Term Sheet Demystified: Drag Along Right De-Constructed

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Term Sheet Demystified: Drag Along Right De-Constructed

A drag-along right, as the name suggests, is the power of the investor to compel the entrepreneur to sell his equity stake in the event that a certain event (called the “trigger” takes place) . It is the most infamous of all investor rights, and is responsible for the rather unfair term “vulture capital” which is associated with private equity investors.

A typical drag along clause reads as follows:

The Founders shall consent to and raise no objections to such sale if at the end of [X] years, no exit opportunity has been presented to the investor

Obviously, the typical clause will have a lot more add-ons and conditions, but the essence of it has been communicated above. mouse_trap

What is Right

The essence of the right is to protect the investor against the risk of his investment becoming worthless. In venture capital terms, this is called “downside protection”. By having this right, at the end of say, 5 years, if the investor is unable to see the business growing and expanding, he is entitled to have the business sold off to a purchaser at whatever value the business is worth at that time.

Say for instance you are starting an e-commerce company, which is involved in the sale of lingerie. Because of intense competition and rivalry in this segment, your business fails to take off. Now, at the end of 5 years, the investor may not see a prospect for your business and may feel that it is better if the business is sold to a rival who has traction in the marketplace.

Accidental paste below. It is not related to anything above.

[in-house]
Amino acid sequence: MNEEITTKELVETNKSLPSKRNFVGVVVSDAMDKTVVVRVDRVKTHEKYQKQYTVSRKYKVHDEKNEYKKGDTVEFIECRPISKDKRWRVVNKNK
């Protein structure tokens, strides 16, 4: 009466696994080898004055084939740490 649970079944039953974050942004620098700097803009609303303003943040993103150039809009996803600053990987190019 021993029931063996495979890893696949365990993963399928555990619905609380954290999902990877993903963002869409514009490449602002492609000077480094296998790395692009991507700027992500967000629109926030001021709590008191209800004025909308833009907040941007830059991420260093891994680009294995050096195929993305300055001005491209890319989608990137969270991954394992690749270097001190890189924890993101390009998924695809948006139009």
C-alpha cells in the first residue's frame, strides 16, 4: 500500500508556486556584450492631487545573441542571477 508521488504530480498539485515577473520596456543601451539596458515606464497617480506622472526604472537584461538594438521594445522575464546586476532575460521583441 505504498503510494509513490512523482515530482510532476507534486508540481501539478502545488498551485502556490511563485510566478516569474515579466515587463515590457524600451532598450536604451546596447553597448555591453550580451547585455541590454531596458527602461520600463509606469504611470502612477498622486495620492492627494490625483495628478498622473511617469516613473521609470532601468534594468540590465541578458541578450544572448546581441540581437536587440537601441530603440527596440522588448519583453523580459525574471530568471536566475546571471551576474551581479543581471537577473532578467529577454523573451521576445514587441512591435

At this time, the investor will exercise the drag along right, and compel you to sell the business to that rival. You, having signed the agreement with the investor, will not be in a position to refuse and will have to agree with the terms of the offer. You can naturally voice an opinion, but do not expect to have much of a say.

So, isn’t the dice loaded against me here?

Yes and no. Yes because you may be compelled to sell the business at the end of a certain period depending on the way in which the right has been fleshed out.

And no because if at the end of a five year period, if you have not managed to get any traction, you might be better off finding a person willing to purchase the business, so that you get an exit. Finding a willing purchaser yourself might be much more difficult than if it were left to investors, who typically have a much deeper reach and wider network than the entrepreneur.

[About the author: Contributed by Hrishikesh Datar, founder of vakilsearch.com, online legal services provider (Legal Advice, Legal Documents & more).]

Also see: Understanding Termsheet: Right of First Refusal

» Read the series on Demystifying Term sheets

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